You also can put some plastic sheets to keep moisture and warmth in. There are other methods of covering outdoor plants and keeping them alive. Chicken wire is a convenient and fast way for plant maintenance. Make a chicken wire in the form of an arch and put it over the shrubs, then zip-tie the covering material to the chicken wire to secure it.
Another great method is cold frames. You can buy them or build by yourselves. Instead of cold frames, you can use whatever you find in the household: old buckets, pans, or hula-hoops. When installing them, just make sure that they hold well and will not be blown away by strong winds.
If you need to cover plants that are still small or to insulate first-year seedlings, then you can use cloches – bell-shaped coverings typically made of glass or wire mesh. They will let the sun warm in on a sunny day and protect against snow and frost in cold winter weather. You can both buy and make them.
Let’s summarize: first water, then mulch, and only after that cover!
Where should I store my outdoor plants for the winter?
If you don’t have time or desire to cover more vulnerable plants, bring them inside before the cold winter weather. They should be transferred gradually over a period of several days to avoid shocking the plant. But it is possible under one condition if you have a suitable warm room with enough sunlight. It can be a garage or any other spacious room.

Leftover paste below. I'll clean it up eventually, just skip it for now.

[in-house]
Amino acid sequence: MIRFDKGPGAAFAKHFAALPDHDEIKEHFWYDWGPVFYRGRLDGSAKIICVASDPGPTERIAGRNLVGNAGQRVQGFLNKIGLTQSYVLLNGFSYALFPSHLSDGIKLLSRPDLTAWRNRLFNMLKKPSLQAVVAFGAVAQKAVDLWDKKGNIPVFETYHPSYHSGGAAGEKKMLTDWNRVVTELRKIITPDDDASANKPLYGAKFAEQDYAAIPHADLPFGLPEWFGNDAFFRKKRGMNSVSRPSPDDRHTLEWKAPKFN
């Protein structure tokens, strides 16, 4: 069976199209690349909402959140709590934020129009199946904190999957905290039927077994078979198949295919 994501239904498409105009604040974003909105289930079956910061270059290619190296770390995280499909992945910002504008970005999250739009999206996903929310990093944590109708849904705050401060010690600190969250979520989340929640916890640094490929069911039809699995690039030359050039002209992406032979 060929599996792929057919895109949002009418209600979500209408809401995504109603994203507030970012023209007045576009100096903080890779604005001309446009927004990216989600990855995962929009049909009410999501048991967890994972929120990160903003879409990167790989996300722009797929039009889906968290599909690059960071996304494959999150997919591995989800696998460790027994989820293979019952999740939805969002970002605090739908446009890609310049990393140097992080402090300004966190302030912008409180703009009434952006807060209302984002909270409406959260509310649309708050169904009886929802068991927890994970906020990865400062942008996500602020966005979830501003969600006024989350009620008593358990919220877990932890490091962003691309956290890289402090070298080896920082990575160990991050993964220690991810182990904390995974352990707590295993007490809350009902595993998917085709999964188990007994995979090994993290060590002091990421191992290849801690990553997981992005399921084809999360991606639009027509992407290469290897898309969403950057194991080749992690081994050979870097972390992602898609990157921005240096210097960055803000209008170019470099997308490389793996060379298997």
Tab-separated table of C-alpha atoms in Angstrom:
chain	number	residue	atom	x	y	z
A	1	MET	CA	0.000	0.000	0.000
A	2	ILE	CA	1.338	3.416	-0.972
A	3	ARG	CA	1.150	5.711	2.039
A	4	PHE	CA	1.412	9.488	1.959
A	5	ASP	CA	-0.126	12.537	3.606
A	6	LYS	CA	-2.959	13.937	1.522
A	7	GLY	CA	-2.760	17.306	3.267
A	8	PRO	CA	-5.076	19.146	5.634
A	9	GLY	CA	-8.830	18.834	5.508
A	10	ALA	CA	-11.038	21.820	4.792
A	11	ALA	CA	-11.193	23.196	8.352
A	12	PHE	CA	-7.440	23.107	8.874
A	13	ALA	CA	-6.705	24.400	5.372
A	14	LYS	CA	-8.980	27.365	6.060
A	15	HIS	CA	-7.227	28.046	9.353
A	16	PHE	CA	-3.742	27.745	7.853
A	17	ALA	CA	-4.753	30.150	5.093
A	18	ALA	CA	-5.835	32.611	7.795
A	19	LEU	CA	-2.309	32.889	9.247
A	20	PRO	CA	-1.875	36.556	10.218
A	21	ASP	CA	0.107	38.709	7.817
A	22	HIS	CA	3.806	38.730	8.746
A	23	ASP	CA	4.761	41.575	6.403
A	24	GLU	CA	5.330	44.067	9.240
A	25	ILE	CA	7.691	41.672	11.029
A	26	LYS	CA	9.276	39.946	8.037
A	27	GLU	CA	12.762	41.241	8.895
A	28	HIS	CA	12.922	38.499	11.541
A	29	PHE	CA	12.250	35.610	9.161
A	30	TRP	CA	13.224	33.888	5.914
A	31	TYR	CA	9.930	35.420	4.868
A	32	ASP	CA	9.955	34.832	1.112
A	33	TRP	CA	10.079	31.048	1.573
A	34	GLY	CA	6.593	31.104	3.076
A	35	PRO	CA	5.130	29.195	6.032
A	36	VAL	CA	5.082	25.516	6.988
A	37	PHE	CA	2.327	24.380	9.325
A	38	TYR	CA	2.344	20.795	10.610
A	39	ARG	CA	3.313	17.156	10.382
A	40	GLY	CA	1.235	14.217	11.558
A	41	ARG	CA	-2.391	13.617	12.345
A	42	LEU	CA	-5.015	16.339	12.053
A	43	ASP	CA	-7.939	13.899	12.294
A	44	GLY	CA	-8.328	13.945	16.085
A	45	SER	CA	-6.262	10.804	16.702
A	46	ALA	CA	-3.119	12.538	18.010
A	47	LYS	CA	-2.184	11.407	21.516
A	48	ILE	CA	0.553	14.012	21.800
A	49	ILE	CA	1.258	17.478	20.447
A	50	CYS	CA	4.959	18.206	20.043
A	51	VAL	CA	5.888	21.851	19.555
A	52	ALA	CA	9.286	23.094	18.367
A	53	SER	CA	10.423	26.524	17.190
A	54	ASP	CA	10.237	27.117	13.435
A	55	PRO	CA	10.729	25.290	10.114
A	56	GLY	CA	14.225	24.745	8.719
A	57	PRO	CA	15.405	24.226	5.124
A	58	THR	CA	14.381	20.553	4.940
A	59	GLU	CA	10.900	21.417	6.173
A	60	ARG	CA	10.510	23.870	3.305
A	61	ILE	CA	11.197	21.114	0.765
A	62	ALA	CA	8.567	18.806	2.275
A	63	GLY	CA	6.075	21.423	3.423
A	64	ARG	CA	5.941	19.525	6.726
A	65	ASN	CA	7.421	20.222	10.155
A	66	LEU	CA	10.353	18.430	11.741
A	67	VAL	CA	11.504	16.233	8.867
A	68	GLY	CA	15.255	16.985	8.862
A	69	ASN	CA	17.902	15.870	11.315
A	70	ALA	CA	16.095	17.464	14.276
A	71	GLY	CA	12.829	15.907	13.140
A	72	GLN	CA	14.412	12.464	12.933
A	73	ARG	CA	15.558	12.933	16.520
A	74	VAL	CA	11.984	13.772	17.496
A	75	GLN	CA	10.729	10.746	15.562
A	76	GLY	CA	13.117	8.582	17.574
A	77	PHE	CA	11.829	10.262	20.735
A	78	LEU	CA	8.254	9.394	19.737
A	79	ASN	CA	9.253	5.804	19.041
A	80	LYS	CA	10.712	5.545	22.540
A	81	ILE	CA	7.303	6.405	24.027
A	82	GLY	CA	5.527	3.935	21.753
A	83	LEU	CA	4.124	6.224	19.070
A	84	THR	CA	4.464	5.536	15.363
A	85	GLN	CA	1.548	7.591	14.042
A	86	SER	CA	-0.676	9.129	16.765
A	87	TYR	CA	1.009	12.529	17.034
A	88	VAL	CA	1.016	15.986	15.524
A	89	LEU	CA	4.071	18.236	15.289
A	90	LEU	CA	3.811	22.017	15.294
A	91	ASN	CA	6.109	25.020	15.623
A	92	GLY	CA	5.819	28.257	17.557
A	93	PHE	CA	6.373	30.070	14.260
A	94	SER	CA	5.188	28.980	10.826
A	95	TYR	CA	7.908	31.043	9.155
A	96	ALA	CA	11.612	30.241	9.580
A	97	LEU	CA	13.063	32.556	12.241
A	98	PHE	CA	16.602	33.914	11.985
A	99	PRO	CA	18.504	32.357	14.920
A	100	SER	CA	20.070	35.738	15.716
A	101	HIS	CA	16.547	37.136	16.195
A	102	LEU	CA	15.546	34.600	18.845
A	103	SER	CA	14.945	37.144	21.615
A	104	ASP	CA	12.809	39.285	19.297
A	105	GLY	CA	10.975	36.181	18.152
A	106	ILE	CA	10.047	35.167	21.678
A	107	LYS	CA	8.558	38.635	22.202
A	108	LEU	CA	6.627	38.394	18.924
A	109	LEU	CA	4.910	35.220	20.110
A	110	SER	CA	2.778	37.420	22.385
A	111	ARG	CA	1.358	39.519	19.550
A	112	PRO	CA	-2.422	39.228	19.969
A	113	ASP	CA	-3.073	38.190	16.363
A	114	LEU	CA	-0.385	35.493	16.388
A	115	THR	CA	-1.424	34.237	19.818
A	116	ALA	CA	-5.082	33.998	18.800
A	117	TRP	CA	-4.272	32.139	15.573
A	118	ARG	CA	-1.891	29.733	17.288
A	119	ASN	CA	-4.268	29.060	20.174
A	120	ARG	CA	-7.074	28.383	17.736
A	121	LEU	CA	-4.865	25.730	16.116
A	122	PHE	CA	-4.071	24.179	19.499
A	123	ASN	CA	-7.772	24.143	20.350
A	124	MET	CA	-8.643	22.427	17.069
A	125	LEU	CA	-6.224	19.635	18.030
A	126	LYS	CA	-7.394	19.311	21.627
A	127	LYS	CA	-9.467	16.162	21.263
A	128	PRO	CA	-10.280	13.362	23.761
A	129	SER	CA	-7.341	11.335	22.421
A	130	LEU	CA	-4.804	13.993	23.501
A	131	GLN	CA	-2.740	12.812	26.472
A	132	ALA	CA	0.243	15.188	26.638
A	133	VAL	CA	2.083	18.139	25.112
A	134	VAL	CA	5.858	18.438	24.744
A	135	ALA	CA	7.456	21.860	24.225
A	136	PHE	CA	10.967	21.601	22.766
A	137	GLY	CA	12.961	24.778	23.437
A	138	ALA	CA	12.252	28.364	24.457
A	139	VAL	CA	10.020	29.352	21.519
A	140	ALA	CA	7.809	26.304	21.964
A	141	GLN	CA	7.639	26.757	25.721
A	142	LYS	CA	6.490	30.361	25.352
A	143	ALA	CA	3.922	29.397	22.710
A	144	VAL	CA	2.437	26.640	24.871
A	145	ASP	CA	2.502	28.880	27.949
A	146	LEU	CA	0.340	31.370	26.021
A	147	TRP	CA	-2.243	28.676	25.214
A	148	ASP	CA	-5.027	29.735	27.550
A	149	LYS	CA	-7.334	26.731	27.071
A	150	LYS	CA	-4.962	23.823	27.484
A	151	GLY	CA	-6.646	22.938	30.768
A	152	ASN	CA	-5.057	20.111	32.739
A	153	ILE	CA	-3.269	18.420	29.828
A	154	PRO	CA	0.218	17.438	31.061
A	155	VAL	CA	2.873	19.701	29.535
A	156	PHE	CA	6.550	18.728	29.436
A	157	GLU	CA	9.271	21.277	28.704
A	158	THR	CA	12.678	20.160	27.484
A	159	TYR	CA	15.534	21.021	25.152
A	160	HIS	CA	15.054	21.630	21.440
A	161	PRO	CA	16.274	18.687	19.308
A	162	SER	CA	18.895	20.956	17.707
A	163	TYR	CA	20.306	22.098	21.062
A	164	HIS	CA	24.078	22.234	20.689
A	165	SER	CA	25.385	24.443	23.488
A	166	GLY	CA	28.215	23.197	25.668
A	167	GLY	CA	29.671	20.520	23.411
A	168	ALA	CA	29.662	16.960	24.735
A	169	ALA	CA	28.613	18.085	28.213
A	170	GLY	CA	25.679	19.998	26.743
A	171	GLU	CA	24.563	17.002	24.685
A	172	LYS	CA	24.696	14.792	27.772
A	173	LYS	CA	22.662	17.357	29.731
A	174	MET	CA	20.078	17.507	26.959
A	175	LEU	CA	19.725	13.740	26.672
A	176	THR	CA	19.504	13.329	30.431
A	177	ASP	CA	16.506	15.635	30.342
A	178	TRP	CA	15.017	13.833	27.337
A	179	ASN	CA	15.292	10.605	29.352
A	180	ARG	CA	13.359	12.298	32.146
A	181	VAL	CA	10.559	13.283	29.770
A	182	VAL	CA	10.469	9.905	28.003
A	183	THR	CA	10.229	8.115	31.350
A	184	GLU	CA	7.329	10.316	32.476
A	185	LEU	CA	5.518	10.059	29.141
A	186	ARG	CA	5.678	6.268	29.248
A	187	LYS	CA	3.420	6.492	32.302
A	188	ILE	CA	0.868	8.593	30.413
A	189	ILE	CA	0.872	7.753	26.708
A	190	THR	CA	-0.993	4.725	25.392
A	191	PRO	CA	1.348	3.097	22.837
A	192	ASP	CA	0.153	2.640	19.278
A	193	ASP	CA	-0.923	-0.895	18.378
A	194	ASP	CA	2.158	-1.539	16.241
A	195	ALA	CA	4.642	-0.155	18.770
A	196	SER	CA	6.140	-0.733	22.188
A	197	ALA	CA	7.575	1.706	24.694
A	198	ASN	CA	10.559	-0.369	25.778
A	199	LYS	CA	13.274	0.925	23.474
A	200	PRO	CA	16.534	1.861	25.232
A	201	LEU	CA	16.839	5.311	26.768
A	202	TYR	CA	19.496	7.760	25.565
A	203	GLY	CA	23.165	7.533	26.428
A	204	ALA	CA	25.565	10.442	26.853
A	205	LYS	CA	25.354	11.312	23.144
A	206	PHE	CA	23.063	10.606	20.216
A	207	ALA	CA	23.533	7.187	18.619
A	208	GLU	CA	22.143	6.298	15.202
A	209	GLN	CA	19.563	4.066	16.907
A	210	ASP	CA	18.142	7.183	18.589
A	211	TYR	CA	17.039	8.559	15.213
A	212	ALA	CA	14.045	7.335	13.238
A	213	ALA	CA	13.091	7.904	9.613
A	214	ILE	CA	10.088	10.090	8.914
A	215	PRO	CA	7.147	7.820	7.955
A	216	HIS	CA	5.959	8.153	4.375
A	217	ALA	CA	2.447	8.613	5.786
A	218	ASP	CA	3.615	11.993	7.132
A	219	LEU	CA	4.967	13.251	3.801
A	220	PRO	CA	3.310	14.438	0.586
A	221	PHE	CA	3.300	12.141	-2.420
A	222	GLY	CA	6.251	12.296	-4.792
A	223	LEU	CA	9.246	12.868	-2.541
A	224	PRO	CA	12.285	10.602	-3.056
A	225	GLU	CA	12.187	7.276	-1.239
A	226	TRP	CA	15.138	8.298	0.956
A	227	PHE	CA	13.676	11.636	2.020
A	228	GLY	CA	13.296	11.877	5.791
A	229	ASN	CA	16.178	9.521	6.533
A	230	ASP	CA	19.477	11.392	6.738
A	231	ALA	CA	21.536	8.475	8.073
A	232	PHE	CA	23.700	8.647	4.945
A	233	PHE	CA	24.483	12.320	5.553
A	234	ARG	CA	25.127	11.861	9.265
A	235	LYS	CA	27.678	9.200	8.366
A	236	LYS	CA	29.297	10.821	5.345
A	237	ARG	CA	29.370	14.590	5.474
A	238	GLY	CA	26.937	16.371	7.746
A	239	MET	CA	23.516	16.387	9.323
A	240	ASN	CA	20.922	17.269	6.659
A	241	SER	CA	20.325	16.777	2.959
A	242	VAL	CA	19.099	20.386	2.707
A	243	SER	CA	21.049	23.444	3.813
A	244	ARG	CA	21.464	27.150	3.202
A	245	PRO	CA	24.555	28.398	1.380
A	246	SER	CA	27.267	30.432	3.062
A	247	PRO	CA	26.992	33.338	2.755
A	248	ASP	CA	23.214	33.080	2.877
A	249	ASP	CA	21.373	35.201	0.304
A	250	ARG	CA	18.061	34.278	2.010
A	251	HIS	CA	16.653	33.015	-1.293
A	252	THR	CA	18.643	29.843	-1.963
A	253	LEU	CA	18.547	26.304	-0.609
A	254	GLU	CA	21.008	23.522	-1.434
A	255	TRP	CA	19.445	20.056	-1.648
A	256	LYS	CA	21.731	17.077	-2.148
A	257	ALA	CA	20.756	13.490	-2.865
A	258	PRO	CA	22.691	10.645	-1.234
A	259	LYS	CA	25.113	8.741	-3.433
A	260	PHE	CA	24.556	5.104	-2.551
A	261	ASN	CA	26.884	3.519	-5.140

For those who want to outdoor plants alive even in the USDA hardiness zone, I can recommend making a greenhouse, building a cabin or patio, decorating it with outdoor furniture, and even warm it with a fire table set. Thus, even on cold winter evenings, you could spend among lovely plants.
Can I preserve outdoor potted plants over the winter?
I can answer this question too. As potted plants are separated in a smaller volume of soil, they’ll dry out more quickly and can be more inclined to cold weather. These plants require more water, and you need to take care of them more accurately and not let the plants go completely dry.
The ideal way to preserve them is to re-plant them in the ground for the winter. Plants in the ground have much more access to moisture and won’t require as much care as potted plants.
When spring rolls around, simply pop the plant back in its pot, give it a good watering, and enjoy its new growth all over again. Bringing them inside is a good idea, too.
Where should I store tropical plants alive for the winter?
Tropical plants are amazing. But they are very capricious and sensitive compared to other plants. They are afraid of low degrees and snow. They must come inside if you are in a cold zone.
The same with tuber roots of plants like dahlias. After the first frost, dig up the roots, dry them in a cold dry place like a basement, then pack them away in sawdust in totes or boxes until you can replant them in spring.
What do I do if I noticed any plant pests?
Insects are a type of plant pest. They harm plants by feeding on them during the course of completing their life cycle. Of course, you need to take care of your plants on the eve of winter and cold temperatures and treat them with special solutions that can be purchased at any flower shop.
Good sanitation and horticultural best management practices can prevent or reduce insect infestation. You can also remove weeds and affected plant parts and improve basic environmental and operational conditions. And you will have healthy plants all the time. Wonder why cucumber leaves turning yellow, read
I hope these tips will help you to keep your outdoor plants alive!